Besen deduced that African Americans voted to “take away a gay person's right to marry primarily based on a book -- the Bible.” He also believed that the less educated a person was (regardless of their ethnicity) the more apt they would be to vote yes on 8. I actually agree in part with his analysis as to why African Americans voted yes on 8. The secularization of our education system by the Left makes it so that the more education a person receives, the more secular their value system is likely to become. I am not advocating that people stop going to school. I am noting how radically Left our educational system has moved from the Christian foundation of nearly all of our Ivy League schools and our collective education system. For example, no on 8 proponents used an expensive TV ad campaign to persuade voters that they didn’t have an agenda to introduce a homosexual lifestyle in our schools. The catch is that, at least in part, the campaign was paid for with a million dollar donation from the California Teachers Association. Why? They realize what everyone knows—that people just don’t wake up thinking there is no difference between having a mother and a father and being raised by two intimately involved women or two romantically engaged men. You have to undergo a substantial amount of re-education to believe that. Besen openly admitted that the future strategy for same sex marriage advocates must involve re-educating people to embrace a secular worldview rather than a Judeo-Christian one. So I agree with Besen that the Bible played a key role in informing the decision for many African Americans to vote yes on 8. There is a much higher church attendance among African Americans as a group than other ethnic groups in the US, and, therefore, African Americans are much more inclined to embrace a biblical definition of marriage instead of a secular one. Read Besen’s article “Proposition 8 and Race” particularly his “solutions to ponder” section.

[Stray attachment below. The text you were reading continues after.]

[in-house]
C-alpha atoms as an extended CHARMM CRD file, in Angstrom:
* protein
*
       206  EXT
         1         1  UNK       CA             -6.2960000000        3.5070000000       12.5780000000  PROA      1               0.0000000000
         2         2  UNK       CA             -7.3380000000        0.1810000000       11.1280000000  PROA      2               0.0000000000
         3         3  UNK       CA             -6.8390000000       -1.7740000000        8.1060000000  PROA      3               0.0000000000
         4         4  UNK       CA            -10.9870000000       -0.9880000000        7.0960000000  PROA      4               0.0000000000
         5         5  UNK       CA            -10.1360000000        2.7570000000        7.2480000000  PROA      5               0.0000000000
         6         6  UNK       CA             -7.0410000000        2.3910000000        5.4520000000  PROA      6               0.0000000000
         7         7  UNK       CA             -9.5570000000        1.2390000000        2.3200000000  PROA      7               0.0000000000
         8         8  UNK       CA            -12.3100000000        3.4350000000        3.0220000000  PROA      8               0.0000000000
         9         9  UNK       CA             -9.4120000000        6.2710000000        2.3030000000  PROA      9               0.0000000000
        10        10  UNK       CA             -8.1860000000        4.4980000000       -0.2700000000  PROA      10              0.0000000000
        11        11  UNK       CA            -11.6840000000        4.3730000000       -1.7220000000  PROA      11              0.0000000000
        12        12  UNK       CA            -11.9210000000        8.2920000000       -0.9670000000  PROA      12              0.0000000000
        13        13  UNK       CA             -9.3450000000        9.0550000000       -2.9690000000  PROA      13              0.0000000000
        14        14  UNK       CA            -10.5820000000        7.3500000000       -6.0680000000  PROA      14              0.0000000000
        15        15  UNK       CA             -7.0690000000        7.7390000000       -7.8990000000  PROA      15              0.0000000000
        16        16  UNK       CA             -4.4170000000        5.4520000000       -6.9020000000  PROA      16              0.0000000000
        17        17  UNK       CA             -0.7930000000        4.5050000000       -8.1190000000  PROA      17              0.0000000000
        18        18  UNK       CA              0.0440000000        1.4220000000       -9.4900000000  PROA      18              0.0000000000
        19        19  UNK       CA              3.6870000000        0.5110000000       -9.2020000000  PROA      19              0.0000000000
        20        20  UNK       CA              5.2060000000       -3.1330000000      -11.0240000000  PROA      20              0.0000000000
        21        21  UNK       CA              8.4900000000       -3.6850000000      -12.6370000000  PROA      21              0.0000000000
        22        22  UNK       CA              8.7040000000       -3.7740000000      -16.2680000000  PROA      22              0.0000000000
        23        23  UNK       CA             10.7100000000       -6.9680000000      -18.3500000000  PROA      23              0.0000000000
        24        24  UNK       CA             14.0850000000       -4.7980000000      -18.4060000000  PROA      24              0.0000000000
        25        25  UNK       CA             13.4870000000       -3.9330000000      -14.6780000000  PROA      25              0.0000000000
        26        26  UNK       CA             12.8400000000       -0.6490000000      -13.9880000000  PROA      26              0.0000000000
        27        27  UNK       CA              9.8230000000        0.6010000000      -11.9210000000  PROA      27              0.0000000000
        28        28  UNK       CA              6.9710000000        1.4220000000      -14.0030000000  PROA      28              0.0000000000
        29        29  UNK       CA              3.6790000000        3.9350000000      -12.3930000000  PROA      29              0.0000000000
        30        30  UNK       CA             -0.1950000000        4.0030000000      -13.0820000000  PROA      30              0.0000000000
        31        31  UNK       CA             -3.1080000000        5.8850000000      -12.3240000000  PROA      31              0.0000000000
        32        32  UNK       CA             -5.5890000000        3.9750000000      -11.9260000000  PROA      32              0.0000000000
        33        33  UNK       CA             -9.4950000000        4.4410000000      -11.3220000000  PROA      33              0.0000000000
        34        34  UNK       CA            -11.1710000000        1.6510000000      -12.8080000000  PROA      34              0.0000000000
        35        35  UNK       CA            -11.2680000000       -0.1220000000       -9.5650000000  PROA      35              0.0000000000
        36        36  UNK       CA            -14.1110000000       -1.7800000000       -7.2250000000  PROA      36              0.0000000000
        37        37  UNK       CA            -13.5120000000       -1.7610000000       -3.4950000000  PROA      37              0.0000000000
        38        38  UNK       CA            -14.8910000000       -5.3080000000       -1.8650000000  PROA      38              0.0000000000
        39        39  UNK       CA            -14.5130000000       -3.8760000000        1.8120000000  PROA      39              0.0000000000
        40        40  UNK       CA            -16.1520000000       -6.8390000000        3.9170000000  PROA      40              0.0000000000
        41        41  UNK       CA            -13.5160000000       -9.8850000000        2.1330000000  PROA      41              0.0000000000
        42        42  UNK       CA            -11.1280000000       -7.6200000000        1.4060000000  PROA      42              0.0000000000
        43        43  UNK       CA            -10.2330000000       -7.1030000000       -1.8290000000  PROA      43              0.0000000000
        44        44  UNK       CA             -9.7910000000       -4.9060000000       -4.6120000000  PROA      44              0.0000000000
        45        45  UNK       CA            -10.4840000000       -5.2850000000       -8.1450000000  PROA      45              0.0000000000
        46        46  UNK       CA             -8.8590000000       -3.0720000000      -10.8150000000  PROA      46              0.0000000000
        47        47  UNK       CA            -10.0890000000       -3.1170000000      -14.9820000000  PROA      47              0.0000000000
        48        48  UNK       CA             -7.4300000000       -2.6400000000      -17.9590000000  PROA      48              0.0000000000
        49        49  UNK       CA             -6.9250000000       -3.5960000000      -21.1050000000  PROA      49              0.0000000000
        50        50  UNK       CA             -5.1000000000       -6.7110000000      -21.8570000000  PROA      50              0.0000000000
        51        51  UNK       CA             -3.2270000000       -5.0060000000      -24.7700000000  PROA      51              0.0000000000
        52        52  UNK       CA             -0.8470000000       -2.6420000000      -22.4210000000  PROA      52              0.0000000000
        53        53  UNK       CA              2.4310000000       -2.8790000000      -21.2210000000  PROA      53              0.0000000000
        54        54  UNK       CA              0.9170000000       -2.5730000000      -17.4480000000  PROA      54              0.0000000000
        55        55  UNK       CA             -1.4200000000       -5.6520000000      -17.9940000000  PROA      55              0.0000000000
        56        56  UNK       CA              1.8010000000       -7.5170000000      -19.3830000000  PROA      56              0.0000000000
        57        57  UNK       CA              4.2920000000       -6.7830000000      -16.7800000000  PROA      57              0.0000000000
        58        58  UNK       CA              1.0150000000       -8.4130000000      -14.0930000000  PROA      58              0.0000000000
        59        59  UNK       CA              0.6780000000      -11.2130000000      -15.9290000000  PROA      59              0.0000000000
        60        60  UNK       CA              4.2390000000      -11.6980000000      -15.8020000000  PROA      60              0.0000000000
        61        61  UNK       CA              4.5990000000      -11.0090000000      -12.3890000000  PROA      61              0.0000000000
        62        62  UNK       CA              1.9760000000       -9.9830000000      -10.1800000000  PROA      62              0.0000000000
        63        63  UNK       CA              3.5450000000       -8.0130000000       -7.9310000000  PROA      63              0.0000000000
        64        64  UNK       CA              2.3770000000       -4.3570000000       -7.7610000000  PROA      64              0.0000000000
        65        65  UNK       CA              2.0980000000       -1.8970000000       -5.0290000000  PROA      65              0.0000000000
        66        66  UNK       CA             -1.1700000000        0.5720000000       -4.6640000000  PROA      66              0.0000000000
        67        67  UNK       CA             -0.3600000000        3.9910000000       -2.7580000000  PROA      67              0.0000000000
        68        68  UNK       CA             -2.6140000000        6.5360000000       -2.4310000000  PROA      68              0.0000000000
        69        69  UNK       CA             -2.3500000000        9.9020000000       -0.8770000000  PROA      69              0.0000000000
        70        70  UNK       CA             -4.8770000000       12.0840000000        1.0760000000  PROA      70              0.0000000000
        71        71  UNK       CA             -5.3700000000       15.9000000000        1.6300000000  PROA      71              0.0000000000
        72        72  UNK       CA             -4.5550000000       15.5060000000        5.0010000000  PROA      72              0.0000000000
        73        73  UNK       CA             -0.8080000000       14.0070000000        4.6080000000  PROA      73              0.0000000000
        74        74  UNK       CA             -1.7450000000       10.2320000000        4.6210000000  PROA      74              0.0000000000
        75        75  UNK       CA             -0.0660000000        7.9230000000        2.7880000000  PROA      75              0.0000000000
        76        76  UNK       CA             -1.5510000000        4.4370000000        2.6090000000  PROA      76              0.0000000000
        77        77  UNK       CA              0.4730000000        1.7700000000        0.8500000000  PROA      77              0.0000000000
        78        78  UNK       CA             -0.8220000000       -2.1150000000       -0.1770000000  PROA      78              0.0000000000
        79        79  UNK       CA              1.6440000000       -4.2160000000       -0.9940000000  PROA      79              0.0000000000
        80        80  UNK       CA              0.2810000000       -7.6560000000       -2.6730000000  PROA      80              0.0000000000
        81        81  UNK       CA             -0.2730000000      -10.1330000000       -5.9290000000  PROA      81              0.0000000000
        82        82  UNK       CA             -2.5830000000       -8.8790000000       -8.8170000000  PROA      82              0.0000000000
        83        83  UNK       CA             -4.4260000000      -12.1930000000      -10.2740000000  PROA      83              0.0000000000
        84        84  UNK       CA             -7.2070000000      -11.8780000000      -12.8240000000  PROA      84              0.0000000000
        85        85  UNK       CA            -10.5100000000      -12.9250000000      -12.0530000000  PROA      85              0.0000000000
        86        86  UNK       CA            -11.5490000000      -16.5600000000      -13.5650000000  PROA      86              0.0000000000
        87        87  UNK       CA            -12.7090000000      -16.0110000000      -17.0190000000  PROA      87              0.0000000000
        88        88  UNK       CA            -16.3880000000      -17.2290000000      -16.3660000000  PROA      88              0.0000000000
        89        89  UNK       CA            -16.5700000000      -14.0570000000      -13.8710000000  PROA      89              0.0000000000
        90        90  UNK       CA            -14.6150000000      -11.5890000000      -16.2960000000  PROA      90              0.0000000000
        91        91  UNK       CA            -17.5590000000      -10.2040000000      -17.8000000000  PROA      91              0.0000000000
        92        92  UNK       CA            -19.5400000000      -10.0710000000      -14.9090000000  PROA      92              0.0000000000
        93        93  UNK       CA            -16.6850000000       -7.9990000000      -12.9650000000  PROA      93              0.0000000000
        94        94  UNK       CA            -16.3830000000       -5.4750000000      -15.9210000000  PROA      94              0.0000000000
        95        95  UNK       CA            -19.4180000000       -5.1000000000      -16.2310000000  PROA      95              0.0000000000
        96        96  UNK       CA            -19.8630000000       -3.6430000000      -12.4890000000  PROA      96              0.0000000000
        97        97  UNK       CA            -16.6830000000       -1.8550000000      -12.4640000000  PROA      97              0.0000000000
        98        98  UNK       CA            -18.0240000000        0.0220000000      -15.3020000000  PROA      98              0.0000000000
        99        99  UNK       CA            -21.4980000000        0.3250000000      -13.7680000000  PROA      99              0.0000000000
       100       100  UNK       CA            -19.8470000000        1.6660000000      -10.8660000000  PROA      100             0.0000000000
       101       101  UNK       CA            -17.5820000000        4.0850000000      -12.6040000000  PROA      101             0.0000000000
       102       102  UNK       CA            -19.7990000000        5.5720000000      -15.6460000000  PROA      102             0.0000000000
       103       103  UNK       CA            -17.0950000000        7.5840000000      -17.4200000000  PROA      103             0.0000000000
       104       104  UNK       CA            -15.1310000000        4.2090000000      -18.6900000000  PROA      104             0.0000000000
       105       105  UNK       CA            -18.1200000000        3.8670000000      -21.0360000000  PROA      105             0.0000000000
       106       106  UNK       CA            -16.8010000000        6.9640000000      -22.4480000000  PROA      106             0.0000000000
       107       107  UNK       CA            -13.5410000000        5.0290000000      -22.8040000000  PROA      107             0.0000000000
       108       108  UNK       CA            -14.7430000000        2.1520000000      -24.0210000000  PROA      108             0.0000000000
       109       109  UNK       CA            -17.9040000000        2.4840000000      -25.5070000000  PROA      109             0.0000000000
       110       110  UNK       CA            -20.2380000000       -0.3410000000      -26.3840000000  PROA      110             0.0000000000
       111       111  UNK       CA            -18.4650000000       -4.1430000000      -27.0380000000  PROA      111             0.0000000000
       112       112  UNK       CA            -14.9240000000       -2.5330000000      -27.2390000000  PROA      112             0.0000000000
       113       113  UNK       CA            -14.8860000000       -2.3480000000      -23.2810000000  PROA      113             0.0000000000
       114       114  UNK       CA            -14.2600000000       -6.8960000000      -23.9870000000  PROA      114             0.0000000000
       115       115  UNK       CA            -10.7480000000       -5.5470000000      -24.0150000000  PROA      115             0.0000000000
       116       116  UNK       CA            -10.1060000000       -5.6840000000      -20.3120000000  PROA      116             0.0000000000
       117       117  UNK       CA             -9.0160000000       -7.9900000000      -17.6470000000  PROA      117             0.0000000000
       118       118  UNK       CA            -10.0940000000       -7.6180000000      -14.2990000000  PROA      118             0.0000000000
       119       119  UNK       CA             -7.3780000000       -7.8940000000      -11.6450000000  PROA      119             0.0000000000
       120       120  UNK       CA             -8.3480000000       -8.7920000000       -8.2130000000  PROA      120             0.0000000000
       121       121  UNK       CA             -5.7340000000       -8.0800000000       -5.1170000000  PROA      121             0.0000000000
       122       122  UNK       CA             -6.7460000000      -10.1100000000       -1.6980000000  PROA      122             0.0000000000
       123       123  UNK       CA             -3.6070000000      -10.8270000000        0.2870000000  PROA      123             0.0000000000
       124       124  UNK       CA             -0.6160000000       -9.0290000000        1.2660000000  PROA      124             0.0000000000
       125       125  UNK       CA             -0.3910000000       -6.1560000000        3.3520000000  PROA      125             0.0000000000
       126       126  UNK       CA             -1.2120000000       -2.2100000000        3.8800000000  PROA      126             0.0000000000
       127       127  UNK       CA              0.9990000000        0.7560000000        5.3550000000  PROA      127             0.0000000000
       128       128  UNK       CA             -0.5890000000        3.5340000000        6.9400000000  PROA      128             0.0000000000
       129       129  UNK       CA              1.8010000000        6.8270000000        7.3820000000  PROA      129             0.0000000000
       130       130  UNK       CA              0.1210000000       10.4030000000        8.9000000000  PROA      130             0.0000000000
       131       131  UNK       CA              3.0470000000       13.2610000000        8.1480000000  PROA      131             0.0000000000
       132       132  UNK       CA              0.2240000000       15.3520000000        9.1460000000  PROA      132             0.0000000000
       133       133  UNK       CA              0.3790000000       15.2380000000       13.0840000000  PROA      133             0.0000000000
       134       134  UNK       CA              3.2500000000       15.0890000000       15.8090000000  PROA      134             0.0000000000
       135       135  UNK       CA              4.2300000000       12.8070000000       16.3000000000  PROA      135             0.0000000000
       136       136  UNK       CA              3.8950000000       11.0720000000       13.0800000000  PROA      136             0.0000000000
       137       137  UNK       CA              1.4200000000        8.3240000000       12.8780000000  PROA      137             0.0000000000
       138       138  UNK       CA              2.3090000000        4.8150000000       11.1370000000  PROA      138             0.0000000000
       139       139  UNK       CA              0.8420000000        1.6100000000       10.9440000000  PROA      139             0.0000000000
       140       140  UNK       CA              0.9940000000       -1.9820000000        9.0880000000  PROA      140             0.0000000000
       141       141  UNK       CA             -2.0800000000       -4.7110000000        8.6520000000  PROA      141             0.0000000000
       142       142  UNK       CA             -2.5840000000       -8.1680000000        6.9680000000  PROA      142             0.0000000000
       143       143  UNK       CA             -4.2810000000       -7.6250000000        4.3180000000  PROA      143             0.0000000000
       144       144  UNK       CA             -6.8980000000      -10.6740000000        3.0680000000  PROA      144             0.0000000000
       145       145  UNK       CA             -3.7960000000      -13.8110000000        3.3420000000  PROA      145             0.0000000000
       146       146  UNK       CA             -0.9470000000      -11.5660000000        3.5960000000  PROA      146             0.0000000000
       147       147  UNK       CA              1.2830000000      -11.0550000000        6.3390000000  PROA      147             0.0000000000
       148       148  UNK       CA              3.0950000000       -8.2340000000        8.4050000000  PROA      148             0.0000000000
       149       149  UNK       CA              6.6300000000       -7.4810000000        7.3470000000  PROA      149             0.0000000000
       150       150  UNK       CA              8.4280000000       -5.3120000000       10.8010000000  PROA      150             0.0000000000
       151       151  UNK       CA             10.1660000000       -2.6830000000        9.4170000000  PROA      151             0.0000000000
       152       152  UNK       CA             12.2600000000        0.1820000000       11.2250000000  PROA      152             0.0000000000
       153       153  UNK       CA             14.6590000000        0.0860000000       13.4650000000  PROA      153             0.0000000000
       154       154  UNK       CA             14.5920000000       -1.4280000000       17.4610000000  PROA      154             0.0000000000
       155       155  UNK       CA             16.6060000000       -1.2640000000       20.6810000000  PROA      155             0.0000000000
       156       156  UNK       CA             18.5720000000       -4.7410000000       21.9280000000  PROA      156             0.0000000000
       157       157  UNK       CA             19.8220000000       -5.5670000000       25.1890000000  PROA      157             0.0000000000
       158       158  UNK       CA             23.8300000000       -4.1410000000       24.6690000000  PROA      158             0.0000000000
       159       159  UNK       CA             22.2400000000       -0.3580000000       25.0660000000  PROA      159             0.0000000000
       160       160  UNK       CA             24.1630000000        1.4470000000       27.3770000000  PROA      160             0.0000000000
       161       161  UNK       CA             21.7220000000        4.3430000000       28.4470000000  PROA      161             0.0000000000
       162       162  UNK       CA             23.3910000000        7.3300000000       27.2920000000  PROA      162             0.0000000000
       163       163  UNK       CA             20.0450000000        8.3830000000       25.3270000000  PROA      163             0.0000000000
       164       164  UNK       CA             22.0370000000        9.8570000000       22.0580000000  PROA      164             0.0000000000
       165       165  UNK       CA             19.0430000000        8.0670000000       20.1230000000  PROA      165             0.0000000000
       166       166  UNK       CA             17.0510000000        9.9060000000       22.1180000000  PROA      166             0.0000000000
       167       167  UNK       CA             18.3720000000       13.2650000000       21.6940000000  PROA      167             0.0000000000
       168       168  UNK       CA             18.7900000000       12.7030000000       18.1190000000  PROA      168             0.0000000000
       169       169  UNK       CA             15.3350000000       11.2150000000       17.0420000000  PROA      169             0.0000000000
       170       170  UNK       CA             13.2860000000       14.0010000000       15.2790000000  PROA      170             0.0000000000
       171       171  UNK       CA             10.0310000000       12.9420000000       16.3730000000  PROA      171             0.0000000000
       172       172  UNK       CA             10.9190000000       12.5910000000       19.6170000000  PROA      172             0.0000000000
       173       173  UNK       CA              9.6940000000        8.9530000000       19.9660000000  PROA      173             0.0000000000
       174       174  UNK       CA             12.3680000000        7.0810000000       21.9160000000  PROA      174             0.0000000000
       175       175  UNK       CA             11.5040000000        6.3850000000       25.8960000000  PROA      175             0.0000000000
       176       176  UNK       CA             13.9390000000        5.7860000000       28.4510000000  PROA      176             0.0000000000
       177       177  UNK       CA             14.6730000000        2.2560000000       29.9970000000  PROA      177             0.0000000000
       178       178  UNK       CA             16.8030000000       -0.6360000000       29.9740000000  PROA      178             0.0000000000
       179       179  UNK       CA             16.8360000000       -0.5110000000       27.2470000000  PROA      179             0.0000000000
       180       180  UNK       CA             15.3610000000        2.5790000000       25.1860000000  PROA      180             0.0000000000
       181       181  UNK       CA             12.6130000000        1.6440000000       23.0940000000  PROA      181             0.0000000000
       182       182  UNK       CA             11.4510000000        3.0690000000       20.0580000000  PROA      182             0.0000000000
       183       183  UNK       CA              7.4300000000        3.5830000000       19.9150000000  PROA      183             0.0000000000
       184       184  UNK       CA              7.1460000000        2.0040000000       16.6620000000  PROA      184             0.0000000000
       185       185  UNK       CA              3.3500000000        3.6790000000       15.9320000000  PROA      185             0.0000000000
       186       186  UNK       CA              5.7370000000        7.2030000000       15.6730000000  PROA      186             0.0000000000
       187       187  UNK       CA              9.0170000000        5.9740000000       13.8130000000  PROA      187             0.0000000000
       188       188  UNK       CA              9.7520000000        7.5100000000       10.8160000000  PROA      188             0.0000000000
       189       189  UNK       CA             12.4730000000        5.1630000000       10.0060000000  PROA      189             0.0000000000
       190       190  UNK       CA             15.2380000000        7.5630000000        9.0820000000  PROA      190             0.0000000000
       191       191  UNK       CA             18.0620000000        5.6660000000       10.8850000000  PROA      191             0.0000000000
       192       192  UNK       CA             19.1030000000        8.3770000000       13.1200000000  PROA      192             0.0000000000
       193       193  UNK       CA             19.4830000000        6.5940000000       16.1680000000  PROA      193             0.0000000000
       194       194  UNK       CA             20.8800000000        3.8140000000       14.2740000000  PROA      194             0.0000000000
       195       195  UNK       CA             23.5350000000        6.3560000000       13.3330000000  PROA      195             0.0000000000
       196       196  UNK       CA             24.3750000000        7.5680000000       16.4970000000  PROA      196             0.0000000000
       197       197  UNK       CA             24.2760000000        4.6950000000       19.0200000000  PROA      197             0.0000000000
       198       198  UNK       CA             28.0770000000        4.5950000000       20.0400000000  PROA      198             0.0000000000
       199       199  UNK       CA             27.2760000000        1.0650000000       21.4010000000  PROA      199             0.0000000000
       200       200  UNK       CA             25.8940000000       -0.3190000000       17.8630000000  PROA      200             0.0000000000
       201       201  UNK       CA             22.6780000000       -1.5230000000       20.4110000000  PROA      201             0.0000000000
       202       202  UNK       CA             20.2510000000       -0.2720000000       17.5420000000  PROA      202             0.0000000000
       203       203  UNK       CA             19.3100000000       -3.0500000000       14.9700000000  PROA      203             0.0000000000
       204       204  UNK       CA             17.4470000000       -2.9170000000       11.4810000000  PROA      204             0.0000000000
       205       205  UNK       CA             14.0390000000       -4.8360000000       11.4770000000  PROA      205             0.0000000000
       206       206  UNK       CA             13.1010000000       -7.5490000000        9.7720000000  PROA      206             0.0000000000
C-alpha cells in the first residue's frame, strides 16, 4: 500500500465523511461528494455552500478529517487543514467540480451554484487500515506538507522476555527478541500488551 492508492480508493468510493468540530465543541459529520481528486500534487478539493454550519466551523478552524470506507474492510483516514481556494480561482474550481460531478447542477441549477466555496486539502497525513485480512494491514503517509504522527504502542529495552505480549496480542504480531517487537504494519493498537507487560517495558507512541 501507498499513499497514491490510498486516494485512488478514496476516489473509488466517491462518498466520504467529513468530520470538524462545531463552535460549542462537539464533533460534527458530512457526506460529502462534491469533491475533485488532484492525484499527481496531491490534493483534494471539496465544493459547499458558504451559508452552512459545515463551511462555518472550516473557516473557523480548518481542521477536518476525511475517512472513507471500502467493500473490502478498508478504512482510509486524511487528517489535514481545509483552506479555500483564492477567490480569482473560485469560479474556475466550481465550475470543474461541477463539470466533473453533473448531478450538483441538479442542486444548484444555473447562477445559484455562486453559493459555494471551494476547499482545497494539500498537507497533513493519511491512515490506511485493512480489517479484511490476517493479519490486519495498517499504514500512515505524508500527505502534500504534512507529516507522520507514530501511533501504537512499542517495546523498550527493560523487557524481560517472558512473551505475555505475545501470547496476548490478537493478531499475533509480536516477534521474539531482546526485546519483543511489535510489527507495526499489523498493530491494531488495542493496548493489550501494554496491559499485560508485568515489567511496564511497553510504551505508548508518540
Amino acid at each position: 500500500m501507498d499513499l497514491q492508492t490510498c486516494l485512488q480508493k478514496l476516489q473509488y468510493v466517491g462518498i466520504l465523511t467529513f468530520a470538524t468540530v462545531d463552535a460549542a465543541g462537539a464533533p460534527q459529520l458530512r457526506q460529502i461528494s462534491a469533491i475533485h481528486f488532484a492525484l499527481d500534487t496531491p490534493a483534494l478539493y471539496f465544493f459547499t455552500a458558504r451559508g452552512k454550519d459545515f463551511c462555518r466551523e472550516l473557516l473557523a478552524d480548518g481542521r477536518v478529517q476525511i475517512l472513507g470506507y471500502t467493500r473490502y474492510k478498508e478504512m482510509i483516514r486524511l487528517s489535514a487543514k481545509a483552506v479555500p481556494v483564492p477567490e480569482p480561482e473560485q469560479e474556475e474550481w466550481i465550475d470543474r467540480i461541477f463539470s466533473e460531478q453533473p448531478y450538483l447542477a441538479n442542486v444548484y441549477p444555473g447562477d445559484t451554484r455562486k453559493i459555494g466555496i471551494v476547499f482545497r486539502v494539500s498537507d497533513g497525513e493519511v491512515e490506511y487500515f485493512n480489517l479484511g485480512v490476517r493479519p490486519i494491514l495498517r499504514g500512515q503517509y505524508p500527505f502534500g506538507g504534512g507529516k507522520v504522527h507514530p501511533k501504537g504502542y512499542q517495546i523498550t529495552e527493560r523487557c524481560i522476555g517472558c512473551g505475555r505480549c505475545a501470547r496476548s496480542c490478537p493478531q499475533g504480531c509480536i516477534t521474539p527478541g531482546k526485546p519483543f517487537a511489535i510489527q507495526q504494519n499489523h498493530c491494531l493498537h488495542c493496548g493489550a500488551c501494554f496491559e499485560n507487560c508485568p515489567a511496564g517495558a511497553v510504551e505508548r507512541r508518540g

The point with which I profoundly disagree with many prop 8 opponents is that they imply a significant number of African Americans voted yes on 8 because they read the measure incorrectly. For sure the nearly 40 million dollars that prop 8 opponents spent to confuse voters affected many people. However, the equal amount spent by proponents of 8 clarified the issues for African Americans. Once in the polling booths, folks didn’t have a problem understanding the 14 words on prop 8. They clearly understood them and the nearly countless negative implications a no vote meant for Californians and our nation as a whole. What many African Americans and everyone else who voted yes on 8 were thinking is, Where would we stop if we legally defined minority status based upon sexual desires, and granted those groups civil rights? Wouldn’t we have to classify bi-sexuals as a minority group and redefine marriage again? Wouldn’t we have to define polygamists as a minority group and redefine marriage again? And wouldn’t we have to grant incestuous partners civil rights to marry? That’s to say nothing of what would happen if we adopted a gender-neutral worldview? Which bathrooms would people go in? Would teachers tell little elementary school girls they could marry each other when they said that boys were yucky? Don’t all little kids think that the opposite sex is yucky? If a great number of kids grew up embracing the no on 8 secular worldview, then how would we produce a new workforce to outpace our nation’s mortality rate? Far from erroneously marking yes instead of no, many African Americans thought the issues through quite well and decided to thoroughly reject the notion that what someone chooses to do in their bedroom should be the basis of granting them minority status accompanied with civil rights to redefine the ancient tradition of marriage. If it is not obvious that man and woman are designed differently to come together in a complimentary way in marriage for the survival of human society, then everyone had their right to vote “no” on 8. As law abiding people, it should seem that at this point all Californians should honor the twice stated will of the people and all of human history which has defined marriage as being between a man and a woman.